Leggy Mambo reviews

CUD - Leggy Mambo (Imaginary)

Melody Maker

Allow me to let you into a secret. Cud ore actually not pathetic of all. The band have done their damnedest to conceal this fact - choosing one of the world's silliest group names, and calling their records things like "Only A Prawn in Whitby" before packaging them in some the cheapest and nastiest artwork imaginable.

Yet once you get past the aesthetic atrocity of a sleeve that clothes "Leggy Mambo" you hear Carl Puttnam belting out instantly likeable, radio-friendly dance-pop stompers. Puttnam's the owner of an exceptionally fine sturdy, muscular voice, and here he spends on unusual amount of time singing things that will make sense to people beyond Cud's immediate circle of friends. Like James before them, Cud have discovered sex in a big way - "Magic" has Carl crooning, "It's magic when you find your dreams/Go back and bust all of your trouser seams", and "Love Mandarin" is another sensuous slow-burner. Not that they've gone totally straightfaced on us. There's plenty of Cud's customary deadpan whimsy on "Leggy Mambo" - they respond to Aerosmith with a slightly surreal fantasy called "Love In A Hollow Tree", and end the LP with a confession of grey-matter malfunction called "Brain On A Slow Train". They still come up with the world's most perverse song fides - a poignant number about loneliness gets christened "Carl's 1 15th Coach Trip Nightmare", and a rocking little ditty almost worthy of Shaky himself is landed with the somewhat cumbersome hookline "Not Exactly D.L.E.R.C."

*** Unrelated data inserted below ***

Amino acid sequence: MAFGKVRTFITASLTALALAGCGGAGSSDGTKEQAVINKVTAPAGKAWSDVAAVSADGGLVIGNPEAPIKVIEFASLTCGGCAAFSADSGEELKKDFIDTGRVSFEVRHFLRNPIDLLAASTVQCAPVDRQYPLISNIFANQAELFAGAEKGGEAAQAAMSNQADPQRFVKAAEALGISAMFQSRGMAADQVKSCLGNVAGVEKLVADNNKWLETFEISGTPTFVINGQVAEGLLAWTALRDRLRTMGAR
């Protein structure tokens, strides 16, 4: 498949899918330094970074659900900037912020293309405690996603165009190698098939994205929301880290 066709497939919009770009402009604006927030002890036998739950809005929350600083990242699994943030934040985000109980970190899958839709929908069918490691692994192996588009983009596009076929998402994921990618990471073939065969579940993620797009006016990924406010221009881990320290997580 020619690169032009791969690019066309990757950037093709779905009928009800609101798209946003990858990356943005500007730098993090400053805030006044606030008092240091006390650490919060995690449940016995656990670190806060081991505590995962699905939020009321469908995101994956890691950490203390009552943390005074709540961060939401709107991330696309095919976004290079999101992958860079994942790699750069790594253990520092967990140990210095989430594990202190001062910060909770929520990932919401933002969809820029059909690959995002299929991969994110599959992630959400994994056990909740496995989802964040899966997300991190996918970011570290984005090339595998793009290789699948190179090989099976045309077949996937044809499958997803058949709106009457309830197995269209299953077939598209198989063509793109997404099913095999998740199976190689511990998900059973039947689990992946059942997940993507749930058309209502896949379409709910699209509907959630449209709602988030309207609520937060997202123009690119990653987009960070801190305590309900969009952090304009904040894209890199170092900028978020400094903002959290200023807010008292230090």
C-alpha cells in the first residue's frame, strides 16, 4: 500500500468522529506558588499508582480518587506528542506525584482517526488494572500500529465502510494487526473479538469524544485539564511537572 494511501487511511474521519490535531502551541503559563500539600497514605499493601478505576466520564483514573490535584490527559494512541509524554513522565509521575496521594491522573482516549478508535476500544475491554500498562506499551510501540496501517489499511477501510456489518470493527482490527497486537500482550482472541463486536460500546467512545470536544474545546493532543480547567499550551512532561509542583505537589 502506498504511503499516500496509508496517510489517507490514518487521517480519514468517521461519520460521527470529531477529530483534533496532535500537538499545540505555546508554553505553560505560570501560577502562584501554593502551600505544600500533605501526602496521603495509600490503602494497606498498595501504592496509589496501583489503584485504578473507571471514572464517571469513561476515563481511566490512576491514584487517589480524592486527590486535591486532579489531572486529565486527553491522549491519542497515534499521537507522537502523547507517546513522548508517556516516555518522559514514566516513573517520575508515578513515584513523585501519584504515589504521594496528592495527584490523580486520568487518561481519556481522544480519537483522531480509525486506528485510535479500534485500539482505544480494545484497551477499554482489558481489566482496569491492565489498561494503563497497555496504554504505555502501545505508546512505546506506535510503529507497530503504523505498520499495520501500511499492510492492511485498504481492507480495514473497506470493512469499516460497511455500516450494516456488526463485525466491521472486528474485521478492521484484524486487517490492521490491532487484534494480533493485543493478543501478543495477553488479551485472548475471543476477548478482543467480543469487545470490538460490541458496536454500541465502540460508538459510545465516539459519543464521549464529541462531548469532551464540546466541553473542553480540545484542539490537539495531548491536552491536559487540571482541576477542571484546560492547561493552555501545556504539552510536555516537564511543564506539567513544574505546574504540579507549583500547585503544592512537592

But this is nevertheless a fine, intelligent pop record, one that really should be heard beyond the student ghettoes of Britain. "Leggy Mambo" contains Cud's most danceable music yet - and that's saying something. For their live shows have always been pretty damn boisterous. One shudders in anticipation of the moshpit madness that will ensue when the springy, supple likes of "Hey! Boots!" blast our from a stage. The album's opener, "Now!", may be heavily tongue-in-cheek in its call to arms - but after this admirable album, now really should be the hour for Cud to moo on up.

Dave Jennings